Five employment law cases that shook the world: #5 — Service as a casual counts for redundancy pay
As part of a series of articles we are examining five employment law cases that shook the world (or at least members of the Australian HR community).
Casual employees are entitled to a loading (or uplift) on the minimum wages paid to permanent employees (usually 25%). It is well understood that the higher wages payable to casual employees as a result of the loading are to compensate them for not receiving certain entitlements that are reserved for permanent (ie full-time or part-time) employees, eg entitlements to paid personal/carer’s leave, annual leave and redundancy pay.
Where – as sometimes happens – a casual employee is subsequently taken on by their employer as a permanent employee, a question arises as to whether or not their complete period of service (ie including the period of casual employment) should be taken into account when calculating an entitlement to redundancy pay under the Fair Work Act 2009.
There would be a certain logic in the position that a period of casual service should not be included in the calculations given that the employee will have already had the benefit of the casual loading. If the employee was entitled to the loading for this period and the period also counted towards an entitlement to redundancy pay, wouldn’t the employee, in effect, be double-dipping?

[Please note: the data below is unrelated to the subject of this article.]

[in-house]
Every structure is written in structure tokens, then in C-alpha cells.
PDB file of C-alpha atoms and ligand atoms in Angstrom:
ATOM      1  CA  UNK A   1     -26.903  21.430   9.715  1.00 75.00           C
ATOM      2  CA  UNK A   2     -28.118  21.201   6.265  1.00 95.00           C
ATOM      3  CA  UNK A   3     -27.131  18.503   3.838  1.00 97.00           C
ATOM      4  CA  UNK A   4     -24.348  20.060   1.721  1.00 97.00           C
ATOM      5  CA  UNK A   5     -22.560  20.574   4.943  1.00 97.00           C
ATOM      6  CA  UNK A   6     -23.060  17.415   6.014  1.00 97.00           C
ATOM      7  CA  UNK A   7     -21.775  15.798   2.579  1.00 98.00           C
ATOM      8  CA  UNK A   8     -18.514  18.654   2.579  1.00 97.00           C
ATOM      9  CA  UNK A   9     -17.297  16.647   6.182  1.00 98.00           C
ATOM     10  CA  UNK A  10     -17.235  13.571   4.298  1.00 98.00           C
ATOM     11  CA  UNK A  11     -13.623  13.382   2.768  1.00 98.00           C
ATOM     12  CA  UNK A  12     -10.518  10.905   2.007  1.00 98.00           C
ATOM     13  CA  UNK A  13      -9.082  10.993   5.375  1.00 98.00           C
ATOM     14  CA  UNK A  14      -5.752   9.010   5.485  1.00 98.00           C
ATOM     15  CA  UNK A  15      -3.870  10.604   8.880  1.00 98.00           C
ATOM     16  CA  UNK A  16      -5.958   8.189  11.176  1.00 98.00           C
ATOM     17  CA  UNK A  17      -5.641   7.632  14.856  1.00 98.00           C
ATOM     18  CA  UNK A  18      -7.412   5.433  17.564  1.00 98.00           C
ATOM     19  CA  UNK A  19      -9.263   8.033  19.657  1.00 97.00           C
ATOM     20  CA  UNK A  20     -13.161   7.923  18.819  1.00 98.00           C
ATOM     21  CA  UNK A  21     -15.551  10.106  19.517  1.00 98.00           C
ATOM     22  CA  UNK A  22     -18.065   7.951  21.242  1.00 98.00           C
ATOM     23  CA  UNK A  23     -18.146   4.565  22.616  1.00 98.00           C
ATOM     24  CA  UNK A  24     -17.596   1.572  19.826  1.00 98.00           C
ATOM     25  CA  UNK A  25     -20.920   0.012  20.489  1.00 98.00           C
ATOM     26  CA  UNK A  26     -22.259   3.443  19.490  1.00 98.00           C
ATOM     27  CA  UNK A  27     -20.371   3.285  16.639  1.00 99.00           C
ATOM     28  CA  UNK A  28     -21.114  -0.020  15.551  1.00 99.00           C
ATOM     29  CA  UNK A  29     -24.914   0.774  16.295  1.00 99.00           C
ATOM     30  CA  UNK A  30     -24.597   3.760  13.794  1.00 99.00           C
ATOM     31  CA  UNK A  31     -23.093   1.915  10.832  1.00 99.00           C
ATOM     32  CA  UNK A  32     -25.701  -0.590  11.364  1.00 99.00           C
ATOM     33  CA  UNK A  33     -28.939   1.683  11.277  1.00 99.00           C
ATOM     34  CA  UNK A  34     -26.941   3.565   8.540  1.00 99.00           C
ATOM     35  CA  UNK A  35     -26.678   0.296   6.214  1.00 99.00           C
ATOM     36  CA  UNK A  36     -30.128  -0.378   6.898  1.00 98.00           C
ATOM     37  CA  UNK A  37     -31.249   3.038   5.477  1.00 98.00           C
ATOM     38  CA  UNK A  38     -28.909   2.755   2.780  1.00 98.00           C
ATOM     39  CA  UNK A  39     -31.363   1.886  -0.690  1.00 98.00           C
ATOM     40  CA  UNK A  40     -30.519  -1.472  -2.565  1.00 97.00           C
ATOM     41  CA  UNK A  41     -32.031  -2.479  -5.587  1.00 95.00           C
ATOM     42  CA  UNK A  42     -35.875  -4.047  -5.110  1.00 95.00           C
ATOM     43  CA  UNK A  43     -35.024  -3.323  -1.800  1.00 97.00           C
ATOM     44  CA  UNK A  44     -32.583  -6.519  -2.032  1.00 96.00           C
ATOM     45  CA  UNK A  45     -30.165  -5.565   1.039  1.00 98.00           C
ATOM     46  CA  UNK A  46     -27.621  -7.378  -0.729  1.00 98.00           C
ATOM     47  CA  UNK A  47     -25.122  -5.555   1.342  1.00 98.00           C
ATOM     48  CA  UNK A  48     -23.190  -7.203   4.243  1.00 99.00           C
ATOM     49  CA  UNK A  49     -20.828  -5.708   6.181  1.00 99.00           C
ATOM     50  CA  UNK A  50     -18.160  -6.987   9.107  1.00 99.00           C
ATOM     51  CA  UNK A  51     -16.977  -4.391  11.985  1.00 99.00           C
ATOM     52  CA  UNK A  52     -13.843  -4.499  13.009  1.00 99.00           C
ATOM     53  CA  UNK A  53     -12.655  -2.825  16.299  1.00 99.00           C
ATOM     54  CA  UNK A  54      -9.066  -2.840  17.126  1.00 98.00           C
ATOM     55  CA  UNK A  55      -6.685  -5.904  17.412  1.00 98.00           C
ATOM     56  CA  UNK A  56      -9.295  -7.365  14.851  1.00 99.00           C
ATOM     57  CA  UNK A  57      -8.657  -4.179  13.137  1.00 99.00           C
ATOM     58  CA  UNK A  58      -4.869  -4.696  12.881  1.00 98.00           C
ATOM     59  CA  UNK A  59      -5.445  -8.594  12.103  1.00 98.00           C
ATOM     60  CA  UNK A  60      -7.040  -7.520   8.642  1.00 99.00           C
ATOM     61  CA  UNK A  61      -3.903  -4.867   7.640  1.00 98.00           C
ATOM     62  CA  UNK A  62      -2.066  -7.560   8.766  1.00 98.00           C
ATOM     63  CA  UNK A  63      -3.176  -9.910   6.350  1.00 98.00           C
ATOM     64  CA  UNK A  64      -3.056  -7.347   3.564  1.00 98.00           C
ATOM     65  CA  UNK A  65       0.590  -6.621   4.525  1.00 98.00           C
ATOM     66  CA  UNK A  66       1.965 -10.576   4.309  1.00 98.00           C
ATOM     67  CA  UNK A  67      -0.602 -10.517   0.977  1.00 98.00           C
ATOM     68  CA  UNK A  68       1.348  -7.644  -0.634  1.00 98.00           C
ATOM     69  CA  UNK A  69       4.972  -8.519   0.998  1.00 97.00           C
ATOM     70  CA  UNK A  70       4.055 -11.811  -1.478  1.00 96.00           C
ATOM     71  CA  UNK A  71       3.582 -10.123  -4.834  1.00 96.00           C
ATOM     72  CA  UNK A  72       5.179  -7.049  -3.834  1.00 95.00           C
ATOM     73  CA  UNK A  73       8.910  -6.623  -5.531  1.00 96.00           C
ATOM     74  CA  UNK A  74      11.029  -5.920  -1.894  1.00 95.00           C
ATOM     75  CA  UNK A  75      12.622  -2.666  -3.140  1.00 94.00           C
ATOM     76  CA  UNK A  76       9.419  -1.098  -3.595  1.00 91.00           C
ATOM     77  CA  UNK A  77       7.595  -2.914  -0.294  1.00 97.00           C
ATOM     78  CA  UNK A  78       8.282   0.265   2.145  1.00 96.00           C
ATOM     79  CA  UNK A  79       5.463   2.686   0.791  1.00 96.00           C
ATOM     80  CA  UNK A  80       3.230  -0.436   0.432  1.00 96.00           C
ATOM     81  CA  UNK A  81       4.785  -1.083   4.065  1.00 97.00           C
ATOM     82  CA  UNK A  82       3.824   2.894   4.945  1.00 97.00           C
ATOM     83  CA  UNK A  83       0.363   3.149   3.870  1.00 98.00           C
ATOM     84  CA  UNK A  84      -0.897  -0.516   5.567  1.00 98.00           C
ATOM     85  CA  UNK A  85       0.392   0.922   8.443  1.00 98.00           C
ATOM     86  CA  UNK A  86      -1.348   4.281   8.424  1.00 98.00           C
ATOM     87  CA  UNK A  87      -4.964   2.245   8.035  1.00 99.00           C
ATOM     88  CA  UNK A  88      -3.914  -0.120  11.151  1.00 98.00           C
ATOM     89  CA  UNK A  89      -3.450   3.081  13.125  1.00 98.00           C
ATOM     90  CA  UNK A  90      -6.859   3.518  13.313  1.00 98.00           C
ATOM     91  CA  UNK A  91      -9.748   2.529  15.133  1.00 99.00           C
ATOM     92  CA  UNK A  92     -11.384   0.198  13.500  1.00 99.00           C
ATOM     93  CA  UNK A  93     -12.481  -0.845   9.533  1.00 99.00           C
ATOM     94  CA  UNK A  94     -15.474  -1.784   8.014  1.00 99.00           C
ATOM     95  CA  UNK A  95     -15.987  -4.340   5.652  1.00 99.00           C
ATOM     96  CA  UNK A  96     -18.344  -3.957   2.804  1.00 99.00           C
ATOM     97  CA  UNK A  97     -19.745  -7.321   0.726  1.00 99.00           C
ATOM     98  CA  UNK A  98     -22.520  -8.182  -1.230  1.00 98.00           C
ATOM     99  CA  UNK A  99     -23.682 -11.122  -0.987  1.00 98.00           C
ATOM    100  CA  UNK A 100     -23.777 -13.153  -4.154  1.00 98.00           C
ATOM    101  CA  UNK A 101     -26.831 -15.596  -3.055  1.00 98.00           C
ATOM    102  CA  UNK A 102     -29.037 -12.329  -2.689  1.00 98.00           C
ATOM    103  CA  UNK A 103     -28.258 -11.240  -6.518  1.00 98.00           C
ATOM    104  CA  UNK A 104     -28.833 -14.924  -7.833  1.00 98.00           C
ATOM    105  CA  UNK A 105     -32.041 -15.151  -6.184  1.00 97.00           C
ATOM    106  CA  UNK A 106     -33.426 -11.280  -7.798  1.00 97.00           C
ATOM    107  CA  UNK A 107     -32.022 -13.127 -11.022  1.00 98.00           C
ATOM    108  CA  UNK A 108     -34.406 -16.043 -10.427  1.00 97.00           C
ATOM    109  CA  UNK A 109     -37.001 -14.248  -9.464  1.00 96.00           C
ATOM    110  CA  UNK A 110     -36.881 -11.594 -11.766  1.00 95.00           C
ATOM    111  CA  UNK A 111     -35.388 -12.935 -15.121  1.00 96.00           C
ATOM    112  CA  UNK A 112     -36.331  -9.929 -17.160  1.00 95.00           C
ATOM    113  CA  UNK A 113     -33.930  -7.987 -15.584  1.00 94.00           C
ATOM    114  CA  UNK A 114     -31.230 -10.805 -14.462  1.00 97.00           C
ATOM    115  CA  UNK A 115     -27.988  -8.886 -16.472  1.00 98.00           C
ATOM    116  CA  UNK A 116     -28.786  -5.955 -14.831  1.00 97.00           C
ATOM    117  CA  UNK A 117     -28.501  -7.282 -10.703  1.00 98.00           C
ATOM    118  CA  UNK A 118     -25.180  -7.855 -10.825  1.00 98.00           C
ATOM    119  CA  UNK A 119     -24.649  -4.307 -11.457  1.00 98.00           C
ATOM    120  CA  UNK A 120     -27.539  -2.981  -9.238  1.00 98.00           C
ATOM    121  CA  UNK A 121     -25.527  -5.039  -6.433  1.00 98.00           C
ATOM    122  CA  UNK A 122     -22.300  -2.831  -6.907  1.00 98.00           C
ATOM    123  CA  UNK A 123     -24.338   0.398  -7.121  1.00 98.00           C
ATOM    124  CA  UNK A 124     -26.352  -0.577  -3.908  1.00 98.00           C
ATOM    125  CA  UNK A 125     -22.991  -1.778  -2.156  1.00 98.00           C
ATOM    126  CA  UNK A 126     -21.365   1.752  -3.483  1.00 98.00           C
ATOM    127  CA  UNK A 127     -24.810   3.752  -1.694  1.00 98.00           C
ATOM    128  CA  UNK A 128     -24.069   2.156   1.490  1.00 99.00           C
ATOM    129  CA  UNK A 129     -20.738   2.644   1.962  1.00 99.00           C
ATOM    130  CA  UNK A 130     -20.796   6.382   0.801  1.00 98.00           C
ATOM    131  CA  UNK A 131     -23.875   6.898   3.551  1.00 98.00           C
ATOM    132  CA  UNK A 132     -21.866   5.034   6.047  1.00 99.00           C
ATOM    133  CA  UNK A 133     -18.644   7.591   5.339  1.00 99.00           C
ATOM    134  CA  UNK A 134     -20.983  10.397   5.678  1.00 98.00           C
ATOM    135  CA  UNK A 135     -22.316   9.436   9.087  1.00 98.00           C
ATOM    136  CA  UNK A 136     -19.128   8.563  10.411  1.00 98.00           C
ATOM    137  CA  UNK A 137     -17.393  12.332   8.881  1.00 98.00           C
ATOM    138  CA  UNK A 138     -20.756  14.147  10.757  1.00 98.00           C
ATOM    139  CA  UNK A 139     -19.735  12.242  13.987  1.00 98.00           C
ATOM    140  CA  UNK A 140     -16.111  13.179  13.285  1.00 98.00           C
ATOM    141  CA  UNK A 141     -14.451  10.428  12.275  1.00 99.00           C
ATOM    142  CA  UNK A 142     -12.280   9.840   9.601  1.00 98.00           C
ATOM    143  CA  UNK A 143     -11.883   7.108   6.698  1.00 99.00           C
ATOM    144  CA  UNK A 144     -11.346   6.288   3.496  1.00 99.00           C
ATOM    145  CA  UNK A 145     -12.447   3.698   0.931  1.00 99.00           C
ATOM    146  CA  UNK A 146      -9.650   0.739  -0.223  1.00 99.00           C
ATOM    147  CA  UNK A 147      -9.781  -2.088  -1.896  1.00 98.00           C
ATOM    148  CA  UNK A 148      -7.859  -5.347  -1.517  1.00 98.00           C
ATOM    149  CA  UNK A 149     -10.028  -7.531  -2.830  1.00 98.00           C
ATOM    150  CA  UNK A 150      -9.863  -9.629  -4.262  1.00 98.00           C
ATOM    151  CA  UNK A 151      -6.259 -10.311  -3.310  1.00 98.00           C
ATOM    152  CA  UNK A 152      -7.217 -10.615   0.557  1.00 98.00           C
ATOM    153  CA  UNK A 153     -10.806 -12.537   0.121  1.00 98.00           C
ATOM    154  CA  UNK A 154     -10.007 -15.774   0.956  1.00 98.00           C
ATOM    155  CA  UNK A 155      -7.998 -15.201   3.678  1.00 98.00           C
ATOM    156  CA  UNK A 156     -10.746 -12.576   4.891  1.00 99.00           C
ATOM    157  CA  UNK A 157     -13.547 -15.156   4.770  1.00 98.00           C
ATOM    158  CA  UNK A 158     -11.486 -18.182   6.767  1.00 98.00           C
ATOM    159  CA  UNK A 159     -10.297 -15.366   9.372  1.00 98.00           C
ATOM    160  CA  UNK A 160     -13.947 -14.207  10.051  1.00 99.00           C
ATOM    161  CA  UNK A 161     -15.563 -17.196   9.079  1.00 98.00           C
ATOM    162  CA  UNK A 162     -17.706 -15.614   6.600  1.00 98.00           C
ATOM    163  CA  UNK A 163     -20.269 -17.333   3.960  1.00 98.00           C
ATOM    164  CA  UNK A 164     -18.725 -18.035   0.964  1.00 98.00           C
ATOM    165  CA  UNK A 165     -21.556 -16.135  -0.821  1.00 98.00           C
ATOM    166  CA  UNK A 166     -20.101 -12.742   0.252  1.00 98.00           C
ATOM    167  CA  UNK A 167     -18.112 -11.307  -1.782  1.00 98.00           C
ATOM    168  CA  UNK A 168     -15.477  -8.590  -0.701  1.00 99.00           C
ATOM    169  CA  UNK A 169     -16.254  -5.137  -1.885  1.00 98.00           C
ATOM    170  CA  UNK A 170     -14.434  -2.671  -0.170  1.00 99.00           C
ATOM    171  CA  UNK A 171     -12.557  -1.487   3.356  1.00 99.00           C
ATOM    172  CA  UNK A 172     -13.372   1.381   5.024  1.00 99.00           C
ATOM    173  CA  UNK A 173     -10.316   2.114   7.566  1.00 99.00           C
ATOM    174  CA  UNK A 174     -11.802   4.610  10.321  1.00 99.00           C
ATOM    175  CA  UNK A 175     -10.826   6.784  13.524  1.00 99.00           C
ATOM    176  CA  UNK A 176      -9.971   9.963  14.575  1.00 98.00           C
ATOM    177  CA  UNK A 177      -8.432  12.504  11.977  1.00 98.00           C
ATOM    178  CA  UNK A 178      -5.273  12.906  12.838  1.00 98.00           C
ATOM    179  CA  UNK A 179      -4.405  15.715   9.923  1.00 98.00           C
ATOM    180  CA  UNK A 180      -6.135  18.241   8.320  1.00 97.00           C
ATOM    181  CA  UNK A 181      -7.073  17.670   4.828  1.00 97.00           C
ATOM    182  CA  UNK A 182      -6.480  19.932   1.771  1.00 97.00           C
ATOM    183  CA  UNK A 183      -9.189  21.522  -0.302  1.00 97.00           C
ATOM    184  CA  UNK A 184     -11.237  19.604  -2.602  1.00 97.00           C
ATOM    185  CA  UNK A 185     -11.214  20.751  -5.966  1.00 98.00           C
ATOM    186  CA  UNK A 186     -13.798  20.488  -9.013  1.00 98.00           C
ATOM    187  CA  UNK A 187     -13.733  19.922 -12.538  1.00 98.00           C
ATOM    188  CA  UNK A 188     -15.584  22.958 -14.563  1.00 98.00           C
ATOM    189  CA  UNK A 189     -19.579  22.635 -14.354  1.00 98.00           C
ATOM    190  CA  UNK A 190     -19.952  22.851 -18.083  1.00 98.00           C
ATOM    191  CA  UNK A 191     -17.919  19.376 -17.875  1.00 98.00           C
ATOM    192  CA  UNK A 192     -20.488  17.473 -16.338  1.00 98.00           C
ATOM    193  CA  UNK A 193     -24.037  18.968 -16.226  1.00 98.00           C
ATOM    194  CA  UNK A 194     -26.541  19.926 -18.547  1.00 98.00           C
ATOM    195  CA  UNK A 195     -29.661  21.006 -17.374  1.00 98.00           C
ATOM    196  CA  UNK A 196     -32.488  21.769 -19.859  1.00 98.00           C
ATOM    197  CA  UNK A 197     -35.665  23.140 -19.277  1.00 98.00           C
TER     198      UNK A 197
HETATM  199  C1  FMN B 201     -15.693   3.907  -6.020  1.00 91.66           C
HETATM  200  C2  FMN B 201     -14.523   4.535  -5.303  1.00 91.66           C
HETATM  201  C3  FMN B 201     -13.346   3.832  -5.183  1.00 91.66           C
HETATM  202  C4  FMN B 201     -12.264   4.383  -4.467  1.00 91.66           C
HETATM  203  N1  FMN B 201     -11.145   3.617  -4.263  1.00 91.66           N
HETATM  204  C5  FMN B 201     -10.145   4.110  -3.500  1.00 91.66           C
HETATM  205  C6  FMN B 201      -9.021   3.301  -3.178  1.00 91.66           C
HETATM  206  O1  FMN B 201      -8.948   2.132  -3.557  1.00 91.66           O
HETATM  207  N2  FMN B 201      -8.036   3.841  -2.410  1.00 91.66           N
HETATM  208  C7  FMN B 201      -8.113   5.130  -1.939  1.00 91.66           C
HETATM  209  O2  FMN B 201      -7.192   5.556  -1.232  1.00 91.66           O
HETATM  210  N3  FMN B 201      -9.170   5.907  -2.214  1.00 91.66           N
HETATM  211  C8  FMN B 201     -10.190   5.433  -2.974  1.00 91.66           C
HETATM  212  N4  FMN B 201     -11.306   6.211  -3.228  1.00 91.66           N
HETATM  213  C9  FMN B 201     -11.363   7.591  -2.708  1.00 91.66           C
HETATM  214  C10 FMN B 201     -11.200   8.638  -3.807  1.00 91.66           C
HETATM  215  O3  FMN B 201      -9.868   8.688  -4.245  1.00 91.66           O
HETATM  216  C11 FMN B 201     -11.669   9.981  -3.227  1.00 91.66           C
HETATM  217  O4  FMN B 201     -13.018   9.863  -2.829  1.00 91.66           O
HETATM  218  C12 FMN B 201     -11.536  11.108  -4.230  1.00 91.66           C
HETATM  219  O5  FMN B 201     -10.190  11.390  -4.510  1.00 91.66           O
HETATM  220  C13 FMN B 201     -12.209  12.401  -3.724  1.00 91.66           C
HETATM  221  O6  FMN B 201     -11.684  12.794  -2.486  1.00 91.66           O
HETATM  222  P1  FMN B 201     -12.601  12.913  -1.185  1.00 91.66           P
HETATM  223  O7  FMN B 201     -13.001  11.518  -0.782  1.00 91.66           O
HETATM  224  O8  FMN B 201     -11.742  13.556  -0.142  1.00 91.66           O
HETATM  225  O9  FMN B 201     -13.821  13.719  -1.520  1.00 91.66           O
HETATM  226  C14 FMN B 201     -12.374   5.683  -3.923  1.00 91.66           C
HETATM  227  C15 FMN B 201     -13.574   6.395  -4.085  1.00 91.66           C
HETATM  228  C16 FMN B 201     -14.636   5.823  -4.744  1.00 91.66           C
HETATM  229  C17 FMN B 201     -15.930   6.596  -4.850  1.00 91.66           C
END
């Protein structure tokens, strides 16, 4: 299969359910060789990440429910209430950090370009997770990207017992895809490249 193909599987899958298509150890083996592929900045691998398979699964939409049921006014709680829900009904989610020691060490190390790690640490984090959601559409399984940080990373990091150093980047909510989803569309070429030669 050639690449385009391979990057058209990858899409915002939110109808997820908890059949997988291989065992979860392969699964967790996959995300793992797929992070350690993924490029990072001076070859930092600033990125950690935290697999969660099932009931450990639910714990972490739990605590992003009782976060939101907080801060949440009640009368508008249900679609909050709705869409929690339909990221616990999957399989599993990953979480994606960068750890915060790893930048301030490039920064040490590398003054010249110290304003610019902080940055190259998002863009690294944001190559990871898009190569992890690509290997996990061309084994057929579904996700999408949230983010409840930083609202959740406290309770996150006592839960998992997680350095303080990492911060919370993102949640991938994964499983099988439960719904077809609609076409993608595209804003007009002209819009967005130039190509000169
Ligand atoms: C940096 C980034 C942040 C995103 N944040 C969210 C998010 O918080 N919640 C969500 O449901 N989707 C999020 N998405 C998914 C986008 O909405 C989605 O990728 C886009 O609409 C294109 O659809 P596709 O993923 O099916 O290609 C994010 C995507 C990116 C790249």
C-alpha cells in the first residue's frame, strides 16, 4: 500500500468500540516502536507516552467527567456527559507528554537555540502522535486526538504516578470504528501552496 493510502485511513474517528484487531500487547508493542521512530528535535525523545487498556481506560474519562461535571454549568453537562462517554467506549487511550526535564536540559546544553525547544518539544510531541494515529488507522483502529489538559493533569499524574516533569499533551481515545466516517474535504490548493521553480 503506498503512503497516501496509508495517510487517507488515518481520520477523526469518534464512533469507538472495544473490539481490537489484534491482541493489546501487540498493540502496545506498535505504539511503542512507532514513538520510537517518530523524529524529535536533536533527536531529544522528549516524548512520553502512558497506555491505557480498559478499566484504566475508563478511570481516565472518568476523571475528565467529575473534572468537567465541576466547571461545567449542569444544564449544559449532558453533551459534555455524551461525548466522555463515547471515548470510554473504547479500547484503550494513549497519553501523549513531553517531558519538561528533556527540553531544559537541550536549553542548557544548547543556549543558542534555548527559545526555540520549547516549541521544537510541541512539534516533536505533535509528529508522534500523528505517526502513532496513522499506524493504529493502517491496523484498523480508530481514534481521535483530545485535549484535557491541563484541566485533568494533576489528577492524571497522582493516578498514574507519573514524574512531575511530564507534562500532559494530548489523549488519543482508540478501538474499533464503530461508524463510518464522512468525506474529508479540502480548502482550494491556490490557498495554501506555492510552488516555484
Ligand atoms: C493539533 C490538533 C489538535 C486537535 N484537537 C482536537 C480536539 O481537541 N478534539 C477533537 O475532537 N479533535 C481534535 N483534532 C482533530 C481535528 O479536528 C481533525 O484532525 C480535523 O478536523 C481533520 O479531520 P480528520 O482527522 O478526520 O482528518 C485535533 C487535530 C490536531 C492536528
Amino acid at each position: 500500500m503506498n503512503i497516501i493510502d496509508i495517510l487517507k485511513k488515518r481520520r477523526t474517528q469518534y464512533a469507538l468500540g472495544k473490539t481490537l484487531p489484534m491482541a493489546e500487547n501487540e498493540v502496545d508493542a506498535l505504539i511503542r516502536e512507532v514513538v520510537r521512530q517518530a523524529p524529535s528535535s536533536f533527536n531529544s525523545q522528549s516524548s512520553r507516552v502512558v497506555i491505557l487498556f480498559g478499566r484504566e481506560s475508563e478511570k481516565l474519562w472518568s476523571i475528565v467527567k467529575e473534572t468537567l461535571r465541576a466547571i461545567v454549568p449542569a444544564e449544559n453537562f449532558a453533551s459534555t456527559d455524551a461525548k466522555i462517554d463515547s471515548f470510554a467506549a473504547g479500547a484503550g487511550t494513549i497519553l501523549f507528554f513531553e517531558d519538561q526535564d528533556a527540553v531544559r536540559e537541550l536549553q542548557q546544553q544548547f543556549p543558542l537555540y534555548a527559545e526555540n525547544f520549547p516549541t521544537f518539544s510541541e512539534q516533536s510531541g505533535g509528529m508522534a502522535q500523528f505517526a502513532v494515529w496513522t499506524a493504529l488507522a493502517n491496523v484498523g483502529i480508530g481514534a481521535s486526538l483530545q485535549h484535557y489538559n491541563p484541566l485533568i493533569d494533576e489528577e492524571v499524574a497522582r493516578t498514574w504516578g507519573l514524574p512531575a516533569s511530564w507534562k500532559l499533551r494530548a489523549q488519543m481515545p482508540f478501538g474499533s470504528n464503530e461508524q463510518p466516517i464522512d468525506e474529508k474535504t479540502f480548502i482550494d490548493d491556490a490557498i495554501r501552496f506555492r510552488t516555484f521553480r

In AMWU v Donau Pty Ltd  FWCFB 3075 the Full Bench of the Fair Work Commission was required to determine this issue and – in a result that was surprising to many – determined that regular and systematic service whilst a casual employee does count when calculating redundancy entitlements if that employee subsequently becomes a permanent employee (and is then at some point made redundant).
Although the majority of the Full Bench acknowledged that “[i]ndustrial justice might suggest that it is unfair for an employee who has received a casual loading for a period of employment to have that period of employment also count towards the accrual of severance payments” they found that they were constrained by the wording of the Fair Work Act 2009 (which contained no specific exclusion in respect of casual service).
For a fuller explanation of the law in this area please see our previous article here.